My friend and former student David Lightfoot, who spent some years in Brno and speaks Czech, was certainly right about one thing: the Brno train station has got to be one of the ugliest in Europe, and I think always was. The post office next to the station is a true Soviet relic, which in its metallic shabbiness is worth seeing. David informs me it has an open elevator that is like a “man eating escalator,” but we managed to avoid that one.
The rest of Brno, however, was quite pleasant. David also gave us directions up to the Cafe Era (the sexy staircase above is in the cafe), which is in the tonier part of town, with some excellent examples of Czech functionalist architecture from the 1920s and 30s. Despite the good directions, we still got a little lost–being once again, like Poland, somewhere in which not a word makes any sense to us–and found that, as David had suggested, almost all Czechs can speak some English, or if they’re old enough, some German. We asked either old ladies in German or teenagers in English, and they were amazingly helpful and friendly. A nice older woman actually walked us right to Cafe Era’s door.
And what a lovely place it was! Great food–we had rabbit (Kralick in Czech)–very friendly waiters, and fantastic architectural surroundings. The building, which was derelict and nearly lost in the Soviet-era days, was built in 1927 by a young Czech architect Josef Kranz, under the thrall of the Dutch de Stijl architect Oud, who had just completed his famous Cafe de Unie in Rotterdam. The spaces are wonderful, and nothing beats that sexy staircase!
Not surprisingly, the cafe is within walking distance of the main architectural attraction in Brno, Mies van der Rohe’s masterpiece, the Villa Tugendhat. We once again had to ask directions, this time of two very eager students of the university who were more than happy to speak English and give us specific directions to the Villa. Although we already knew that we hadn’t been able to get reservations for the limited tours of the interior, we hoped that we would somehow have been able to get in. We almost pulled it off by tagging along with a group, but in the end, we could only pay for admission to the gardens, which was fine with us, since all I really wanted to see was the exterior anyway. While trying to get in, we did sneak a photo of the garage, which held this car, apparently owned by the Tugendhats.
This house is really Mies’s masterpiece, built in 1928-30 for a supportive patron, at the same time he was formulating his ideas for the famous Barcelona Pavilion of 1929. When you see this back facade from the garden, with its enormous glass windows, geometric edges and clean lines, you understand how much Mies was inspired by and appreciated German Neoclassicism. It now all looks so common to us, but at the time, this whole conception must have looked like something from another planet to good bourgeois neighbors. I have always said that the real beauty of what later came to be called The International Style can be seen in the architects’domestic structures, not in their corporate designs. And since the whole structure is essentially comprised of glass (Mies is the one who created the first glass house at Farnsworth, Illinois, before inspiring Philip Johnson’s better known one in Connecticut), it was possible to look inside and see the famous Tugendhat Chairs. And a nice display in the lower floor, to which we were admitted, included a fascinating video showing how complex was the construction of these chairs, which the latest renovation team lovingly recreated.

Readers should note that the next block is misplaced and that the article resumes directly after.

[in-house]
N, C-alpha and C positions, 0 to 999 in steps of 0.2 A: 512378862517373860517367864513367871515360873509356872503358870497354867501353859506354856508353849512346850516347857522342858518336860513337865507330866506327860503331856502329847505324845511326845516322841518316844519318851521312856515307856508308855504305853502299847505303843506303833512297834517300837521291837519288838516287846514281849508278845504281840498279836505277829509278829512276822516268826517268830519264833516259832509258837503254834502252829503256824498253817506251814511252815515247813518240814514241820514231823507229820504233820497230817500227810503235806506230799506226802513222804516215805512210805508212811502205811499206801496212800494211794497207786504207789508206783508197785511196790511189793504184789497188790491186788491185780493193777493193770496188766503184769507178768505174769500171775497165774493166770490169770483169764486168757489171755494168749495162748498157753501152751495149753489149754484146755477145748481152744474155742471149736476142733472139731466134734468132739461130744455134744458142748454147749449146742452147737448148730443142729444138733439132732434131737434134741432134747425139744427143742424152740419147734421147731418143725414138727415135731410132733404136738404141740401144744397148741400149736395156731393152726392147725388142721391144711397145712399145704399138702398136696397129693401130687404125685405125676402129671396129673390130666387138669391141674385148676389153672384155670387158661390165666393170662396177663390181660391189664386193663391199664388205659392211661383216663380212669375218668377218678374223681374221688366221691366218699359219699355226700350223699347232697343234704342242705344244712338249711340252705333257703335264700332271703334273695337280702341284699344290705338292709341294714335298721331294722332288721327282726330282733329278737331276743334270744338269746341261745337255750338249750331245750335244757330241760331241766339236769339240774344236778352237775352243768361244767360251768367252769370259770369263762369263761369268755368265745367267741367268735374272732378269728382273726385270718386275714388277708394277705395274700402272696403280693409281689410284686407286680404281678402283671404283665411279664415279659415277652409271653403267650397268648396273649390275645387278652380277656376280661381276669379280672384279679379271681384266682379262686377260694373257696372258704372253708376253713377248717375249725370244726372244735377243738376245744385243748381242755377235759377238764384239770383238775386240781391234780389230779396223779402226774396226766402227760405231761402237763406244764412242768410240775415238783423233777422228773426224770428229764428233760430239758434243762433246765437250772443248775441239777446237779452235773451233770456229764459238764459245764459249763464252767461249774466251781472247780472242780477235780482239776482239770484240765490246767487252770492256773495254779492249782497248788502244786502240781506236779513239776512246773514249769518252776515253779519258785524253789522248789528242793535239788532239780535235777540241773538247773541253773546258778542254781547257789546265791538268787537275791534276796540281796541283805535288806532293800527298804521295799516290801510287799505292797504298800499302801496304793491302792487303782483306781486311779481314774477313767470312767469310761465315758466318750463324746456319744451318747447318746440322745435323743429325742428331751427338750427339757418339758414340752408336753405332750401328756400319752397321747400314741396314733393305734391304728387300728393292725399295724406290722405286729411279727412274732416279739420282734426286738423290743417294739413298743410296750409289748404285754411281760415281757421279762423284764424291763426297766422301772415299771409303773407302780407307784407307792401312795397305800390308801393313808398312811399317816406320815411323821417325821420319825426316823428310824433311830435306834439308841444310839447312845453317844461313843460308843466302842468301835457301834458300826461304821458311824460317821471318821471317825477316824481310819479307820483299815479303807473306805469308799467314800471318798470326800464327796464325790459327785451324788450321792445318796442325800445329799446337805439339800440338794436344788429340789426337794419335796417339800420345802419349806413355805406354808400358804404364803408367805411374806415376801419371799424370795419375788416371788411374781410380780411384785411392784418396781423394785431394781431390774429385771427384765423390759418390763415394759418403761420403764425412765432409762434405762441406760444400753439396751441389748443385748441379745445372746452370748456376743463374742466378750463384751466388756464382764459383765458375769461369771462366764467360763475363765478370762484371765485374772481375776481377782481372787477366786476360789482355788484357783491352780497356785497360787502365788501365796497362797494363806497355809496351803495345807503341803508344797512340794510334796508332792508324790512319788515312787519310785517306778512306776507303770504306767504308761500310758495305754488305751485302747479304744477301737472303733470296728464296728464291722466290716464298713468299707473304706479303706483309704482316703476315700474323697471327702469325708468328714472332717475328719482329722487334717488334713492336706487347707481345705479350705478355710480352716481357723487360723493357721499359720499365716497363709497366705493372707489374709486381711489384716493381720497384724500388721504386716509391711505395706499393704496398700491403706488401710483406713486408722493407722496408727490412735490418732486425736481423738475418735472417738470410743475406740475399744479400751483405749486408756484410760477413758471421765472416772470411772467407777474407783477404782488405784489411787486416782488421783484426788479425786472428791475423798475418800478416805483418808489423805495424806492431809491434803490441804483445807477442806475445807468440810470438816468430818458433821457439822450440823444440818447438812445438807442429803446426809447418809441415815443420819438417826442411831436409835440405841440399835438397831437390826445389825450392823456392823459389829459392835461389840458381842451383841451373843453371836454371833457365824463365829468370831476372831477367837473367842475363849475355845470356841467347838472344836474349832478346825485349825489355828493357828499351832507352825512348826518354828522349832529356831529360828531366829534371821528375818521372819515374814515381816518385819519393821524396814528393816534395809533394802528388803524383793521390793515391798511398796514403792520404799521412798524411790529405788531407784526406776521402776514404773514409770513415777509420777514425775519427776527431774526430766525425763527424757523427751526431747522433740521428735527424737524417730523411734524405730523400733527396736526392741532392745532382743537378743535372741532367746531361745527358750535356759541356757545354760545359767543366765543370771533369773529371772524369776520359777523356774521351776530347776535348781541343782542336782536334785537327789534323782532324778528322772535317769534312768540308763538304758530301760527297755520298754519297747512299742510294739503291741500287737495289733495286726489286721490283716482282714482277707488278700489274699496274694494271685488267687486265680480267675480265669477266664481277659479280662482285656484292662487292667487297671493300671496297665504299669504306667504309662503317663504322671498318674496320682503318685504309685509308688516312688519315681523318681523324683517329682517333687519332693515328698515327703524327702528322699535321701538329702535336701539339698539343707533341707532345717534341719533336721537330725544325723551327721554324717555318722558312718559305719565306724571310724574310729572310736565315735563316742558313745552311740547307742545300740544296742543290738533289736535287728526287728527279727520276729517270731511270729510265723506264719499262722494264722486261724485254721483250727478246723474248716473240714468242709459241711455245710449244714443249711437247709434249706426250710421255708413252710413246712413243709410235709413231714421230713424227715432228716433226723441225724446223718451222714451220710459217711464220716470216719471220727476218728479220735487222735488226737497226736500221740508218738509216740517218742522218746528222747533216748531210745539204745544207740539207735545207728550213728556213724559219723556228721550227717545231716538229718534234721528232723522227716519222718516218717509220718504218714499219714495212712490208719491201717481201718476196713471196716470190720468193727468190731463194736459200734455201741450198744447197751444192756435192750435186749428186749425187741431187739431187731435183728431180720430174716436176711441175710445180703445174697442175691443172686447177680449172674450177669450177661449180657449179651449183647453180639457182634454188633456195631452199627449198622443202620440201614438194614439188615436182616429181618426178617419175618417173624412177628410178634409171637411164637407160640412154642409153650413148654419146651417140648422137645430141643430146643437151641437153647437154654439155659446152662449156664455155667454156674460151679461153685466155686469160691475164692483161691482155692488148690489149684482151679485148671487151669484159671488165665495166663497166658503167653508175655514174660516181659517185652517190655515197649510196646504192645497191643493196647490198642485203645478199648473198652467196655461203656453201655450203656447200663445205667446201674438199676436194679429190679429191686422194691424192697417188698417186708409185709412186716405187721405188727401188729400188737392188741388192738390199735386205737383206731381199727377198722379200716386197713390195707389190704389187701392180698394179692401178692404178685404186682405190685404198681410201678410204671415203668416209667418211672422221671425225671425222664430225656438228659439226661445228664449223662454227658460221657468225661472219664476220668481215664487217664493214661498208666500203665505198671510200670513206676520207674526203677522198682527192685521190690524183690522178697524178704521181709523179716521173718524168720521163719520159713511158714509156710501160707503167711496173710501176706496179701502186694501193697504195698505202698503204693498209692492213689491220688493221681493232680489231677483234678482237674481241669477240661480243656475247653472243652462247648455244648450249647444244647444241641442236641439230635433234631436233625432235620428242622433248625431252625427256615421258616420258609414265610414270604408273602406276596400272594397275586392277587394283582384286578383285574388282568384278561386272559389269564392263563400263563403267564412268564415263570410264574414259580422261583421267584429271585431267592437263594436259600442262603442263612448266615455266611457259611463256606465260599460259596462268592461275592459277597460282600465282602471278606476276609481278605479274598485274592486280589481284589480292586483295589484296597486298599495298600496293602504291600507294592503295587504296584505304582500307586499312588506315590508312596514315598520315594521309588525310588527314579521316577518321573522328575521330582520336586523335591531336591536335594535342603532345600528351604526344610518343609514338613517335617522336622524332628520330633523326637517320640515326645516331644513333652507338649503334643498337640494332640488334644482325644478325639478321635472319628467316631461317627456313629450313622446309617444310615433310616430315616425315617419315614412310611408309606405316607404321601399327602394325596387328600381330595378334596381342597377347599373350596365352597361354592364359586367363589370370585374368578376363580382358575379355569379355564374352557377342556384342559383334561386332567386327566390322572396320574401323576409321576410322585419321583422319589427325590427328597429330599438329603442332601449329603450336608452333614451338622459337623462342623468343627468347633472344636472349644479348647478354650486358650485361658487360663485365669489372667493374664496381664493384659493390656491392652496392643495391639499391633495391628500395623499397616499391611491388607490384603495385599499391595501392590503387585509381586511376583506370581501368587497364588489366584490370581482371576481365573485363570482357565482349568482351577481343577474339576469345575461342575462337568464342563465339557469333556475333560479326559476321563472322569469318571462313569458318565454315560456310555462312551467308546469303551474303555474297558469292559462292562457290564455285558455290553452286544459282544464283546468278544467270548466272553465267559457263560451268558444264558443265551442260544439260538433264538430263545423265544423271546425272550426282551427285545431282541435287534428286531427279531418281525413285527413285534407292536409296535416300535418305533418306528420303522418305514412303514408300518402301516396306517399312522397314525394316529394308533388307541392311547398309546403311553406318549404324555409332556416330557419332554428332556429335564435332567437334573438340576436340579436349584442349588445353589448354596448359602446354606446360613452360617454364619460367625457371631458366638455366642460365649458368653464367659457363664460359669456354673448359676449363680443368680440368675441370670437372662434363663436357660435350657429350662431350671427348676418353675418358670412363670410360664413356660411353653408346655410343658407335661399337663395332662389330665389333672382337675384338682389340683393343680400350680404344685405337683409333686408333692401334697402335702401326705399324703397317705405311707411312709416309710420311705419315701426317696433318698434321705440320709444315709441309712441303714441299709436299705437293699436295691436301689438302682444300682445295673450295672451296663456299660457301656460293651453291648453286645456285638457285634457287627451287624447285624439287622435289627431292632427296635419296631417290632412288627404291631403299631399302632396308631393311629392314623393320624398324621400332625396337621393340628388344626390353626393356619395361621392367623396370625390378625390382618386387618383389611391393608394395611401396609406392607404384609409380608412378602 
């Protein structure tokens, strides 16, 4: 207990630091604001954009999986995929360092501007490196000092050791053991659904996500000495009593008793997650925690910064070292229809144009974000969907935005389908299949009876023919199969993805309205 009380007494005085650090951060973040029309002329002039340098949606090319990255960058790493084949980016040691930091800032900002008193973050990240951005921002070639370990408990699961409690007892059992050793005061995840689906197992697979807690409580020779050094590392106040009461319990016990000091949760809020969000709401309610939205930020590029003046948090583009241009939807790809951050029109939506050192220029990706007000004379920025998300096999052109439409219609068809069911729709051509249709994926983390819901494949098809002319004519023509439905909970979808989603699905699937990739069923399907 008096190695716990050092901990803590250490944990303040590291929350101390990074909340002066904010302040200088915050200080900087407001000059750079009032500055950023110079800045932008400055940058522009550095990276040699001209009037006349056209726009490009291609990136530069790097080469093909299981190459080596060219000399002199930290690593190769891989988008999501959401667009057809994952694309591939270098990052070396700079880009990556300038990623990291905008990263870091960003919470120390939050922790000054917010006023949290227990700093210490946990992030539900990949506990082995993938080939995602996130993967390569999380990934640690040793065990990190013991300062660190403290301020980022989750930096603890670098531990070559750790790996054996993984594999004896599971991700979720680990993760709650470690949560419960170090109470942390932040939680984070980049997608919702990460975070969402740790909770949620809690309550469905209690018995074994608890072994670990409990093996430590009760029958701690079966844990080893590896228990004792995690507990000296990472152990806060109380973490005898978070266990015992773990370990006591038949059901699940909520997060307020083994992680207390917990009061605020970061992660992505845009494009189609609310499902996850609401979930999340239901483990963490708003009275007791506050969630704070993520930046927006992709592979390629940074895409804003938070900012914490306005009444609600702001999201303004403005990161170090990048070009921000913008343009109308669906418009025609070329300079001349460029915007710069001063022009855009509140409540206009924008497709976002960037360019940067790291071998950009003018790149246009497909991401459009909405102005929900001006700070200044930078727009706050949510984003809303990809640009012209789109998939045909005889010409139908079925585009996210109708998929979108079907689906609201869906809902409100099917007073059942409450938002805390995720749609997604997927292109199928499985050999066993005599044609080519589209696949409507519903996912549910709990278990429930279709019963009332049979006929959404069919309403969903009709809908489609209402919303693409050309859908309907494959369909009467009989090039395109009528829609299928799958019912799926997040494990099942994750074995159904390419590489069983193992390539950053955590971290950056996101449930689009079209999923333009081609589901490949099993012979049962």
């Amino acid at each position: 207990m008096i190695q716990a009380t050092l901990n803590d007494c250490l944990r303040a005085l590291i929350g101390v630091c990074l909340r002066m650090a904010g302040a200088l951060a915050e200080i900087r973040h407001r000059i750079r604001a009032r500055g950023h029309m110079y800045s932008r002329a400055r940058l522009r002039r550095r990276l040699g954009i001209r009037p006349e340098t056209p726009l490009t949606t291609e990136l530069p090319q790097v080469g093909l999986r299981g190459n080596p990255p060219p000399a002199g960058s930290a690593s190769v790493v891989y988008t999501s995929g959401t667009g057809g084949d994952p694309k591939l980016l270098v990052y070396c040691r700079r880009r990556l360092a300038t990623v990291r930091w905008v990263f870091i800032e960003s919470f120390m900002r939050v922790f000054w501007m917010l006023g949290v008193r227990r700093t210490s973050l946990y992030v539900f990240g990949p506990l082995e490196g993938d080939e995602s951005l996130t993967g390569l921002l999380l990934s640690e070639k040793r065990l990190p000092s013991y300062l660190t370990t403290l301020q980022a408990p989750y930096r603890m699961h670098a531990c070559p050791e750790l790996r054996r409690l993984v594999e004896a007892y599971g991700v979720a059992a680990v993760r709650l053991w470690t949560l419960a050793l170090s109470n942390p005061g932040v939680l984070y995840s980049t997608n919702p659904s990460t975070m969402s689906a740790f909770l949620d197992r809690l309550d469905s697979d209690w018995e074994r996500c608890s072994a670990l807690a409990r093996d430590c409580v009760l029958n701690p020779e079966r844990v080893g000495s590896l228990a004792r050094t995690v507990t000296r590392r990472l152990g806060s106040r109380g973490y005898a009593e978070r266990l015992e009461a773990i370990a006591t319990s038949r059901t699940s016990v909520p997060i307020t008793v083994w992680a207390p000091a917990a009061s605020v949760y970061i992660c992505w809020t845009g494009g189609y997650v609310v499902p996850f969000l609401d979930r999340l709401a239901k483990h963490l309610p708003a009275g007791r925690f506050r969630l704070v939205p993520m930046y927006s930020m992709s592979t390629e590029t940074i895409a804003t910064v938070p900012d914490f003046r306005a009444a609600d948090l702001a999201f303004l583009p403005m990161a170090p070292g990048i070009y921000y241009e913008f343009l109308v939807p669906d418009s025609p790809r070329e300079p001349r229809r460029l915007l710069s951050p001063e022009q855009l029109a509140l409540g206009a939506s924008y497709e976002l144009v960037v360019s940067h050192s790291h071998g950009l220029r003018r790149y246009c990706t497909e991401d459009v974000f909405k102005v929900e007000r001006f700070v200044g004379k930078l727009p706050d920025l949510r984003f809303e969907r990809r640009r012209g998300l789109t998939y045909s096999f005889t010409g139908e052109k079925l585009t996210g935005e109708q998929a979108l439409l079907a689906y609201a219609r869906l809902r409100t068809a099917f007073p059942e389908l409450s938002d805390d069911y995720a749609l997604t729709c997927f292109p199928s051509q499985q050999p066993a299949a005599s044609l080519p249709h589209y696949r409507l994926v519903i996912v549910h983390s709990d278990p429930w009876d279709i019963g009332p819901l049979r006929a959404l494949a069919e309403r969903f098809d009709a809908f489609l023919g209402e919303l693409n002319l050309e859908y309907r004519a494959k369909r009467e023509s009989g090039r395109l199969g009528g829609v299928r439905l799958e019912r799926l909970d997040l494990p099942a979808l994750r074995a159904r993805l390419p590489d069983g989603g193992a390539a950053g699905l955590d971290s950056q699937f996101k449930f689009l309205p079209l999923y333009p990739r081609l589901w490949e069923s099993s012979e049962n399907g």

We unfortunately had scheduled too little time in town to go see the other gems of Brno’s functionalist heyday, because we were also drawn to one of the other historical aspects of the town: Brno was the site of the work of Gregor Mendel, widely considered the father of modern genetics. Out of obligation to Max , we felt we really had to see the tiny museum in Mendel’s honor, in the very Abbey where he carried out his famous experiments with peas and bees. Here we found a cheery example of the Czech character. While the museum was rather modest and a bit dorky, a fun team of designers had played up the color green–for Mendel’s peas, get it? They had funny postcards, with peas and bees, and instructive information about DNA presented in a breezy way.
And in the exhibition, they included the original beehives that Mendel had used, complete with audios of buzzing bees!
We then walked around the abbey’s gardens, where Mendel had actually presided as abbot, and where he began his work. Once again, although less stridently than in Poland, we were struck by the fact that while Mendel was actually of German descent, and only learned Czech late in life, and lived in Brno when it was known as Brunn, no signs or information appeared in German anywhere.
It says ”On 30. May 1945 the Germans of Brünn and its ‘Sprachinsel’ had to leave their homeland. In the future may all people in Europe live in peace and with respect for human rights. Erected by the Brünner Homeland Group on 30. May 1995.” A duplicate plaque in Czech stood next to this one, a rather pointed reminder of the expulsion of the Sudeten Germans at the end of the war. The fact that the Czechs allowed such a memorial to be erected is, I think, evidence of their gentler nature. While I really shouldn’t make any sweeping generalities after such short associations with the Czech people, my feeling is that their character is a little more laid back, a kind of bemused maturity in their outlook. ”Wry” is the word that my friend David uses to describe them. They do seem to have a great sense of humor, and to have endured a bumpy history with dignified irony. (But if our experience both coming and going is anything to go by, the trains do not run on time….)
We will go back and experience more of the place!